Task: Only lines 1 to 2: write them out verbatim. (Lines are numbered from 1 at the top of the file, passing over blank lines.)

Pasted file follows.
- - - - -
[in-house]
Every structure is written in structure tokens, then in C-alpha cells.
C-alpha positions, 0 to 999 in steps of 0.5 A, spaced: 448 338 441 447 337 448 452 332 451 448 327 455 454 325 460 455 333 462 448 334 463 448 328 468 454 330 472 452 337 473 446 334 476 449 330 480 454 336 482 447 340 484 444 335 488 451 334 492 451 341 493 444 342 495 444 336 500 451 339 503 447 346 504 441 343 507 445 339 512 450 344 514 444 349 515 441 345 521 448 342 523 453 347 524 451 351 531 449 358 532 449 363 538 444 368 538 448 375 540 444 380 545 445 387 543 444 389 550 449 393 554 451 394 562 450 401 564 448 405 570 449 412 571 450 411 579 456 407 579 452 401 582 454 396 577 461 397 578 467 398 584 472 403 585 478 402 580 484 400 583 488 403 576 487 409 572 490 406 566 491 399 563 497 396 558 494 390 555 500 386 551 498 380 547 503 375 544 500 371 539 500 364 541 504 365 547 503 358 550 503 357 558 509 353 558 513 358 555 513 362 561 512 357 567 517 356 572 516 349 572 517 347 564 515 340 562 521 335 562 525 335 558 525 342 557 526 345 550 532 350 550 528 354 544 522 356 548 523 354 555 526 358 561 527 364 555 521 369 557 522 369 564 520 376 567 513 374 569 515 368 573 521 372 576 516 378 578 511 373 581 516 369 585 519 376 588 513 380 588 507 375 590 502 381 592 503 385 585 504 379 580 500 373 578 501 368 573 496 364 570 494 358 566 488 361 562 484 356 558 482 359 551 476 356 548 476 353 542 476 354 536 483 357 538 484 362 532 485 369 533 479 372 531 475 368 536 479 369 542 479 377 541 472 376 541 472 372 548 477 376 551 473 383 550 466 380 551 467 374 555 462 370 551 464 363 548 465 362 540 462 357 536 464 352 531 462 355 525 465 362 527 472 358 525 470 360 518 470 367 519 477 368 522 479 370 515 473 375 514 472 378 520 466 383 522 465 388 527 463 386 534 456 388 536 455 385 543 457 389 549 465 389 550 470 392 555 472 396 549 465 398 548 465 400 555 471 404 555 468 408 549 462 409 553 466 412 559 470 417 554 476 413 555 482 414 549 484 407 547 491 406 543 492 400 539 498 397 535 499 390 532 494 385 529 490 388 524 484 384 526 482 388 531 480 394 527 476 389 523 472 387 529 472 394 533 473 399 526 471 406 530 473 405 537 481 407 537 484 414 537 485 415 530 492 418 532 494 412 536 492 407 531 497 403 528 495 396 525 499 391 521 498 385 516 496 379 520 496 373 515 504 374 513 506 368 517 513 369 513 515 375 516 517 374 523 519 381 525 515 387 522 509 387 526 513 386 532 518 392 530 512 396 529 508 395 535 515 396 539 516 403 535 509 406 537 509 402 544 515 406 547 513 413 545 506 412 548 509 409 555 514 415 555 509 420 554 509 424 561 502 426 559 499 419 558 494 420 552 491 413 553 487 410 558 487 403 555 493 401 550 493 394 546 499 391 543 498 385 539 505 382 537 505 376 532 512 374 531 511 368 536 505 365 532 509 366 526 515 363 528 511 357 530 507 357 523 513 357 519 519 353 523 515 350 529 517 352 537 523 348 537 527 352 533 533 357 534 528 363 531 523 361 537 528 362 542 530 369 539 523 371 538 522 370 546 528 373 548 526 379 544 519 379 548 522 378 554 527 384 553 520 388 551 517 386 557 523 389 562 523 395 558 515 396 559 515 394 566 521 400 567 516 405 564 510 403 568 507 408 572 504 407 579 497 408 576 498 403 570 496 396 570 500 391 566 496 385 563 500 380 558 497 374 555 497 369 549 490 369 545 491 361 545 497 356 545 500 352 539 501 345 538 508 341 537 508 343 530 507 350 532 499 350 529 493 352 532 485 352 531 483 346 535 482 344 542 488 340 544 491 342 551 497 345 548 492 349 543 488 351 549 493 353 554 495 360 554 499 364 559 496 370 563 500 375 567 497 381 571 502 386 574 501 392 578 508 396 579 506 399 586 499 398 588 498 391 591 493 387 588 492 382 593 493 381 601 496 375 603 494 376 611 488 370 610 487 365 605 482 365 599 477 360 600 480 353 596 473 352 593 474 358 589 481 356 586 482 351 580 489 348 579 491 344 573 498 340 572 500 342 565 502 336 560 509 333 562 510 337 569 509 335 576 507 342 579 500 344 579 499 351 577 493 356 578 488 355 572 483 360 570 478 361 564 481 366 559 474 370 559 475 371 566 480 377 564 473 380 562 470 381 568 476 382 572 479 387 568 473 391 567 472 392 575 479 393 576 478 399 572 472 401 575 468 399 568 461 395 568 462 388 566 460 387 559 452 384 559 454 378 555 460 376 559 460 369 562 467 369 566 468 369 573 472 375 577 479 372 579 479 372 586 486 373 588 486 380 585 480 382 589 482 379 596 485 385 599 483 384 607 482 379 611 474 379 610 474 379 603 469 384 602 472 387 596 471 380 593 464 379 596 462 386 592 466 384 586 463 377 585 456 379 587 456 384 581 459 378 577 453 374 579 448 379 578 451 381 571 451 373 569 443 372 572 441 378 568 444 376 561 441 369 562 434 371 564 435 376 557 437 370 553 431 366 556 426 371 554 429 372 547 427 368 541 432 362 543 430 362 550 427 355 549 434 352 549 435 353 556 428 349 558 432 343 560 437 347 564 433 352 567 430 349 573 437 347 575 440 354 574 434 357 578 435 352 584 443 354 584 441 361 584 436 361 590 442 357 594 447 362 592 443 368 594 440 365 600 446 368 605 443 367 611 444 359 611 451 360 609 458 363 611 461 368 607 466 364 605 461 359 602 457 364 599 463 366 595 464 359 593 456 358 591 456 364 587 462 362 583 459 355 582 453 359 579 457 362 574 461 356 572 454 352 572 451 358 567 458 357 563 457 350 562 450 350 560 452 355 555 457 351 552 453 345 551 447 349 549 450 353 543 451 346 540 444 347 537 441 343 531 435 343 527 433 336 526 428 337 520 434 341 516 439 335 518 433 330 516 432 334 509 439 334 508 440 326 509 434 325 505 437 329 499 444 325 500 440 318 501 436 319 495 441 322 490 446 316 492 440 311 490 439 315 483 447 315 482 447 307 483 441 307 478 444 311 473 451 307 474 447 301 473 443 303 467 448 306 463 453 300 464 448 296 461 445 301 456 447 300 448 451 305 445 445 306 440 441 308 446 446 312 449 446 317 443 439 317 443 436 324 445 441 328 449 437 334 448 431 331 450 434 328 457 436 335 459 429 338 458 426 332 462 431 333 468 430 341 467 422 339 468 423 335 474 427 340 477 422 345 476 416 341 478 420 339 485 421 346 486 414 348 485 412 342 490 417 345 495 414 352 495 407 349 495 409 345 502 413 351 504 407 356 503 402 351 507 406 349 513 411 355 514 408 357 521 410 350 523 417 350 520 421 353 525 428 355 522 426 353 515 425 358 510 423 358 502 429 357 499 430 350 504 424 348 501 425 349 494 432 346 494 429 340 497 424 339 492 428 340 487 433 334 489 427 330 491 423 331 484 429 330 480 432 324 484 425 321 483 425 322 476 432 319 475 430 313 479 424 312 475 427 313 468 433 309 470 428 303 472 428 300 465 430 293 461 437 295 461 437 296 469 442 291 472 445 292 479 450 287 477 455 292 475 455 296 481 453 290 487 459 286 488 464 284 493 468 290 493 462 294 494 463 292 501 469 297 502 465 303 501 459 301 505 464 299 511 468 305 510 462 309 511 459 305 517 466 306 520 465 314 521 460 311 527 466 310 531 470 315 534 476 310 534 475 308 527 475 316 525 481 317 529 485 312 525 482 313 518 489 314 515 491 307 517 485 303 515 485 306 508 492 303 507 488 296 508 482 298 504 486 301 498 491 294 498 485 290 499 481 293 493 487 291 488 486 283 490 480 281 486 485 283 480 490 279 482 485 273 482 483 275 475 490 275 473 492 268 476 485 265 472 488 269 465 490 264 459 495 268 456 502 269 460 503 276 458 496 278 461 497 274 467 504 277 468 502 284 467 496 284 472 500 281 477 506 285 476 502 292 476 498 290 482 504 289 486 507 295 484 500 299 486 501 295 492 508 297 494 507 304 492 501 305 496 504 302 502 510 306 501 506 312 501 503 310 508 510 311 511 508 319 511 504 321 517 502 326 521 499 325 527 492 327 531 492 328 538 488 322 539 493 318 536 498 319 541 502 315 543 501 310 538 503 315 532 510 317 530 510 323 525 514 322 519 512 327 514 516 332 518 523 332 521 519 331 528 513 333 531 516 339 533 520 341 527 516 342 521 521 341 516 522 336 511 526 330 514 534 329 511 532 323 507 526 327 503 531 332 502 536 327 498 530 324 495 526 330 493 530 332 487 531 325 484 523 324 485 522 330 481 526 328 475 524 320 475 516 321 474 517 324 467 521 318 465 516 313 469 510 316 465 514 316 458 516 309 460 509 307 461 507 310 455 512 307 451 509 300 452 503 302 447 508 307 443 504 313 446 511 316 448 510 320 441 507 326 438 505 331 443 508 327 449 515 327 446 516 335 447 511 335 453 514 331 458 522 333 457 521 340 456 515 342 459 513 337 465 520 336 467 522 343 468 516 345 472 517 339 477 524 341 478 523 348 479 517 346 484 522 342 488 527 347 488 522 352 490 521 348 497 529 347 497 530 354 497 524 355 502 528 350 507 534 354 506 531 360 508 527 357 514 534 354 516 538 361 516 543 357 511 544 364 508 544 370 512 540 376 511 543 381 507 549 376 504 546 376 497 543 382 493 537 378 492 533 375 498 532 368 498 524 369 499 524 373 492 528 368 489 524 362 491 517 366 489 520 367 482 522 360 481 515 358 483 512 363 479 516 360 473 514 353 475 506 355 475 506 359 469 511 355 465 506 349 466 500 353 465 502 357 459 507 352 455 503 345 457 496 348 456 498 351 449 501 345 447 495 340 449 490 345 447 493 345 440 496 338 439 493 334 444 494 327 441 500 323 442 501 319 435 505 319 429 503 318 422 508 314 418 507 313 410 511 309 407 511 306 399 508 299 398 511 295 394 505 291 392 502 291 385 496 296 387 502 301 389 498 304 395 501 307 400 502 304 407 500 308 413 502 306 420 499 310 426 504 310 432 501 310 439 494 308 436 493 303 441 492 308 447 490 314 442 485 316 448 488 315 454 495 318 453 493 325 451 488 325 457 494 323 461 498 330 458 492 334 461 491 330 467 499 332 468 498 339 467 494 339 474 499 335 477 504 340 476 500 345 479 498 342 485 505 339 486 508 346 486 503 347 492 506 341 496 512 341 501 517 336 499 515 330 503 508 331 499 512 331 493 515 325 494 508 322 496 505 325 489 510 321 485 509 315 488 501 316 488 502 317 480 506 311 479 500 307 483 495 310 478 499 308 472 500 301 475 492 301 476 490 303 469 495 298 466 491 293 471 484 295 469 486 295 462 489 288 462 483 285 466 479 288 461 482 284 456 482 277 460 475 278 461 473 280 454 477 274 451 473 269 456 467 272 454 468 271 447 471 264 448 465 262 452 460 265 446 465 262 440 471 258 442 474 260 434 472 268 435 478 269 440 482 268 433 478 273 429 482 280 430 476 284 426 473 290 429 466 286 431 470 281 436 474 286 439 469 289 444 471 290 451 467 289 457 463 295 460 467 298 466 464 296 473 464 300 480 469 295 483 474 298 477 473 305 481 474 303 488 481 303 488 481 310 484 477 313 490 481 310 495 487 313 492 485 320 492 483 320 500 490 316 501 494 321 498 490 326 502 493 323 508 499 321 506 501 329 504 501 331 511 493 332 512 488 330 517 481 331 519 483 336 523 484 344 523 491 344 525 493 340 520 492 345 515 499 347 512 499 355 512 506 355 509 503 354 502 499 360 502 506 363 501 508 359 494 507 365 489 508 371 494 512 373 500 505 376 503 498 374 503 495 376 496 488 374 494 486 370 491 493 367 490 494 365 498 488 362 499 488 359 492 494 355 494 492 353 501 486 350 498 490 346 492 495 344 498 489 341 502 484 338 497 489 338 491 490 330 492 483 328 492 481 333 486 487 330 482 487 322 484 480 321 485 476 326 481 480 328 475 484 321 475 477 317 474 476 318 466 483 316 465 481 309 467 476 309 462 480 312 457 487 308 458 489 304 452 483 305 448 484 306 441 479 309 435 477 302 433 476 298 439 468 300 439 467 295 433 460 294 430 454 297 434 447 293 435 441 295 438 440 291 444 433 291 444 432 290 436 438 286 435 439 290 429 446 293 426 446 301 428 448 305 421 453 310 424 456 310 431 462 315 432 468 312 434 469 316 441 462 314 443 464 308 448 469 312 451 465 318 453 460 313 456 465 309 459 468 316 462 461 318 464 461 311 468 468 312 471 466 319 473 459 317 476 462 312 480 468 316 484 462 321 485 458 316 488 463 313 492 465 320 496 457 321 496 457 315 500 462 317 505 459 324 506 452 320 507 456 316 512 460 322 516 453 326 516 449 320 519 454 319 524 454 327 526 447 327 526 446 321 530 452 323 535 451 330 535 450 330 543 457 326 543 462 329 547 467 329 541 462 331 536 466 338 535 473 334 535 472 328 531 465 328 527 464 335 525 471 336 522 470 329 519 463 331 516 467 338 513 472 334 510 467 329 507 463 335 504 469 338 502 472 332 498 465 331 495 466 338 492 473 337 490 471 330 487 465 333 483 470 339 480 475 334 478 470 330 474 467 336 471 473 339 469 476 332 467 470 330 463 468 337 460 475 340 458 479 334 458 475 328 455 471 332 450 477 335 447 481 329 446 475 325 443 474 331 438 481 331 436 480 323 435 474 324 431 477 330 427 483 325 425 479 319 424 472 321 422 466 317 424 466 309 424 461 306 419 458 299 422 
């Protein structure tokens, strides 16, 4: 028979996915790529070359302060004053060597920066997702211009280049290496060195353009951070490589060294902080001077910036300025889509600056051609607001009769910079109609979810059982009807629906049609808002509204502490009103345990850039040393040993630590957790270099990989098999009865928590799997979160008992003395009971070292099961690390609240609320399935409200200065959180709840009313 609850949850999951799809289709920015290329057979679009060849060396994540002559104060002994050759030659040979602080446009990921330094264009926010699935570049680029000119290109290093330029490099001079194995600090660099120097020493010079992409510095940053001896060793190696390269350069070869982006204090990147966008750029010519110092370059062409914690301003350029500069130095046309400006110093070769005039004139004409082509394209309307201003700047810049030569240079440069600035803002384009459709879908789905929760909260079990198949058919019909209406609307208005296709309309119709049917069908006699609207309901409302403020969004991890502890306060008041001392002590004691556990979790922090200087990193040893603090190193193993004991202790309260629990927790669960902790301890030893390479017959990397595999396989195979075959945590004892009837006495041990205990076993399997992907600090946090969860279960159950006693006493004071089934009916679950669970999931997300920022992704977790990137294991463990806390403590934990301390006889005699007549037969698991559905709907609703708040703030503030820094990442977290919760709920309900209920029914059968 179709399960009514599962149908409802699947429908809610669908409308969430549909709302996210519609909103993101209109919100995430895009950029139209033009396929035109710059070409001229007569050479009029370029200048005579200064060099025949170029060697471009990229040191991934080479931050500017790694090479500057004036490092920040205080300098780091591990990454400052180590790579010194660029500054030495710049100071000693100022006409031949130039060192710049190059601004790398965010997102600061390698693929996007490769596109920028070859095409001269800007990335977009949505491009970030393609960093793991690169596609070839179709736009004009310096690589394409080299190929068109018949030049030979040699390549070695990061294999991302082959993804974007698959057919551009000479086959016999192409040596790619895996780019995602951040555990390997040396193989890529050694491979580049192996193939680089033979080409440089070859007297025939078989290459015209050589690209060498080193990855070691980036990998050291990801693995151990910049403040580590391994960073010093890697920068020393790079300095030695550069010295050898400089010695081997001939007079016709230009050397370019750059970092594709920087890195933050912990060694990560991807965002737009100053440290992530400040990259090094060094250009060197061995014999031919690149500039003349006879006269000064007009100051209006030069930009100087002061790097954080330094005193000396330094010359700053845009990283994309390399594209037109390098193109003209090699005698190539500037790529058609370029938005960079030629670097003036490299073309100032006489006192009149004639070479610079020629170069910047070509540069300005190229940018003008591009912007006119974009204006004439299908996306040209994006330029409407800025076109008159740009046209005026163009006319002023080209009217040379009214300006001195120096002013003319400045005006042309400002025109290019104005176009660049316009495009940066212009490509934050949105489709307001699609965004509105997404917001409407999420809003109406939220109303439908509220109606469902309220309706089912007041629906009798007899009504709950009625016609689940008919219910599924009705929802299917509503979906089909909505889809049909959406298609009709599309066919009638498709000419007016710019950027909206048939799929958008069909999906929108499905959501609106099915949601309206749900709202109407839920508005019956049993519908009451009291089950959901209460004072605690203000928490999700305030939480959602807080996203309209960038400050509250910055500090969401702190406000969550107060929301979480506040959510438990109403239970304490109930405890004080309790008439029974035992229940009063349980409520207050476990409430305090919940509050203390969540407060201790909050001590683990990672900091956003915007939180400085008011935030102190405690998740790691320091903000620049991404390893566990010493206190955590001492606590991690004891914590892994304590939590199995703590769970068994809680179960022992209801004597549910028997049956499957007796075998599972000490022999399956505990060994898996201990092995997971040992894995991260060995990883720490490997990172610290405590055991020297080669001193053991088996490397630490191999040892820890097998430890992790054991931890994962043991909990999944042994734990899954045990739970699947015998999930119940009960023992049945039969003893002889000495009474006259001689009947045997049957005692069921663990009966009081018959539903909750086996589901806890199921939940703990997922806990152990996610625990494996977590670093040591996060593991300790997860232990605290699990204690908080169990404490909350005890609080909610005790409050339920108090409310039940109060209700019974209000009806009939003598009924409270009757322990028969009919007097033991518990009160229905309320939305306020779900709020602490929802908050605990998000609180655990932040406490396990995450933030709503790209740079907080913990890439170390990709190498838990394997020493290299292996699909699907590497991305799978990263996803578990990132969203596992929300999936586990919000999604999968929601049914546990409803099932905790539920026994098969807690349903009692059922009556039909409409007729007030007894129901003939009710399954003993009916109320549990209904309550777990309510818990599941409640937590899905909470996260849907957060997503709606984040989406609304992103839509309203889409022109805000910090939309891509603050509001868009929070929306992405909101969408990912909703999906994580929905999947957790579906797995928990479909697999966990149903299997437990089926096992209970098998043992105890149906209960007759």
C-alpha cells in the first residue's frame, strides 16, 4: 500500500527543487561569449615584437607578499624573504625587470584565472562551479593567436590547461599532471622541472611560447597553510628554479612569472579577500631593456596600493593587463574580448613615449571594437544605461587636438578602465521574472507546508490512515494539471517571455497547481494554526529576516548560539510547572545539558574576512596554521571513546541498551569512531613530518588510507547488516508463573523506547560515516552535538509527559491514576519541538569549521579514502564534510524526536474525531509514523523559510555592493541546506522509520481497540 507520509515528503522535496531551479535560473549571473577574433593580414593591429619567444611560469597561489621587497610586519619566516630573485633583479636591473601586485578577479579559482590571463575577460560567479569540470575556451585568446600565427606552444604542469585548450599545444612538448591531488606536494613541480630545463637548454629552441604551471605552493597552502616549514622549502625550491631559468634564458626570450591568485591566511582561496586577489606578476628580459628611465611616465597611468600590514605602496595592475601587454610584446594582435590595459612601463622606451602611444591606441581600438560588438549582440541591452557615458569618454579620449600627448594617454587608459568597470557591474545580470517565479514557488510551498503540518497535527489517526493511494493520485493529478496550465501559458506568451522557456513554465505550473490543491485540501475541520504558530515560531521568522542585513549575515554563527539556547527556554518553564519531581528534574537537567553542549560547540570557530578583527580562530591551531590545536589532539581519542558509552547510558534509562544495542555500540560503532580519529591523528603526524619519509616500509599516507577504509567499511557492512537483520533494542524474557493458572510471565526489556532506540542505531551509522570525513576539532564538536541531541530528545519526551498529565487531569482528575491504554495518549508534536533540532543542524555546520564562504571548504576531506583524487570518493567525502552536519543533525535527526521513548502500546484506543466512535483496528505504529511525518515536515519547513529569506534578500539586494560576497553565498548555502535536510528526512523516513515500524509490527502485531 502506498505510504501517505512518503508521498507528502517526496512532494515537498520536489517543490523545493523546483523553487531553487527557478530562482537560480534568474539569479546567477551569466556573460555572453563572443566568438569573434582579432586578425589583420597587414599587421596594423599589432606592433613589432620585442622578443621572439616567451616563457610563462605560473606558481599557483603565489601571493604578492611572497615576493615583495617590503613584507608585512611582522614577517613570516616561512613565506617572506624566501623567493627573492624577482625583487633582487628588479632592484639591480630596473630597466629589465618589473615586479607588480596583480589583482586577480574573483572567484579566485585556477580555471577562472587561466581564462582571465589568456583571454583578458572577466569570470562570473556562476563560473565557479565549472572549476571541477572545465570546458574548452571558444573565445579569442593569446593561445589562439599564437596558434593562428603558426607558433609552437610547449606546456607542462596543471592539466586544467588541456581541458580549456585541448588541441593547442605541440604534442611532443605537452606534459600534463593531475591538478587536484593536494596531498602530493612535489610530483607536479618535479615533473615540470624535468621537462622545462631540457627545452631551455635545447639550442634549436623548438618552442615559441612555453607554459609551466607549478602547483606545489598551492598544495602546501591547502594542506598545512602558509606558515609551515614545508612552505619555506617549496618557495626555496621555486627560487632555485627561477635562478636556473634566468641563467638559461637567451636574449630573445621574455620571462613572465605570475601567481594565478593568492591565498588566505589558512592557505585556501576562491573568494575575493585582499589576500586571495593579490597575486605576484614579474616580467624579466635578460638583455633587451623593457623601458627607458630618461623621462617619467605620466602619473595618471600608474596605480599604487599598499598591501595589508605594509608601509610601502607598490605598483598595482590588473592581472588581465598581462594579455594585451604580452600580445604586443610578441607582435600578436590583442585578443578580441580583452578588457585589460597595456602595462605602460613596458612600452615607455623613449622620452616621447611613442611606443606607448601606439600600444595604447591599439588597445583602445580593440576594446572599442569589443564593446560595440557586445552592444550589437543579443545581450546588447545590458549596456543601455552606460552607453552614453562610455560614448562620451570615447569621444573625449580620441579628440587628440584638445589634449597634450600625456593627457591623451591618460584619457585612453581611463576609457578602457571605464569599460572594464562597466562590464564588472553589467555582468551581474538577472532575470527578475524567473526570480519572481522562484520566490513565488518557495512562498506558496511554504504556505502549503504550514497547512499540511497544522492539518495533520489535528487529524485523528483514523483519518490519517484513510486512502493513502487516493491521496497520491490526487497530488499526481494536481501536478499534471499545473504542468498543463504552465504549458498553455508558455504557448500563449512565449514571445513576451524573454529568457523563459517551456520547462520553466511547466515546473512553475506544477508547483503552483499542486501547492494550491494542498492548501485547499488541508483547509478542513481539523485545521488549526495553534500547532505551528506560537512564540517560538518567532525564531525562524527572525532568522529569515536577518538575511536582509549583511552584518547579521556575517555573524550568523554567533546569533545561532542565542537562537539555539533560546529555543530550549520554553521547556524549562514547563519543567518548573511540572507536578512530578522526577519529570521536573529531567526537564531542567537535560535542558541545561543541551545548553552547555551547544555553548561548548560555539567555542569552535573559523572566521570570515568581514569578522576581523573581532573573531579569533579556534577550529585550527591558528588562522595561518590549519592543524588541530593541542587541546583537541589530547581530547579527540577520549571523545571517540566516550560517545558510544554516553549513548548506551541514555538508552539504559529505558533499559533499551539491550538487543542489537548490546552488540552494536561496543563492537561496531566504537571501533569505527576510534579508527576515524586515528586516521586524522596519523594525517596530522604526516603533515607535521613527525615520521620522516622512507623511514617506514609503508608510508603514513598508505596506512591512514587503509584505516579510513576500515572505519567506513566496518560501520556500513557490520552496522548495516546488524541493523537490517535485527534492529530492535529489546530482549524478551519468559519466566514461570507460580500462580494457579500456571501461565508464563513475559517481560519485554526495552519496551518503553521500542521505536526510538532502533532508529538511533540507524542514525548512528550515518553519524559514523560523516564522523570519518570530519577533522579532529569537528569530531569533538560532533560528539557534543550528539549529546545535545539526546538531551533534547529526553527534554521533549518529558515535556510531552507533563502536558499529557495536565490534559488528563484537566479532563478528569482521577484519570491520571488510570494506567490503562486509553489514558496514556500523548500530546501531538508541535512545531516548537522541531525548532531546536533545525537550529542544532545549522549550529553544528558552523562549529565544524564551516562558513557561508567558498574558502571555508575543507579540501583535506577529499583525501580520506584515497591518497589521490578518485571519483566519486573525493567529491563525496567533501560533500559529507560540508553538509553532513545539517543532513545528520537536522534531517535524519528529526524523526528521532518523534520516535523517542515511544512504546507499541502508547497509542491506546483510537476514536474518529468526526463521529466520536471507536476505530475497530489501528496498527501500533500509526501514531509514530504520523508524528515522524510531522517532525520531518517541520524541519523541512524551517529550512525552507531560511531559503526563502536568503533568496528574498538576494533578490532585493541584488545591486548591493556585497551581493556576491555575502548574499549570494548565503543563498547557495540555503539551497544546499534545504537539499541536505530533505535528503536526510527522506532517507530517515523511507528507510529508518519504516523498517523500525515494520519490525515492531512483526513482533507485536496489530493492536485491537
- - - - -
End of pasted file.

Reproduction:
[in-house]
Every structure is written in structure tokens, then in C-alpha cells.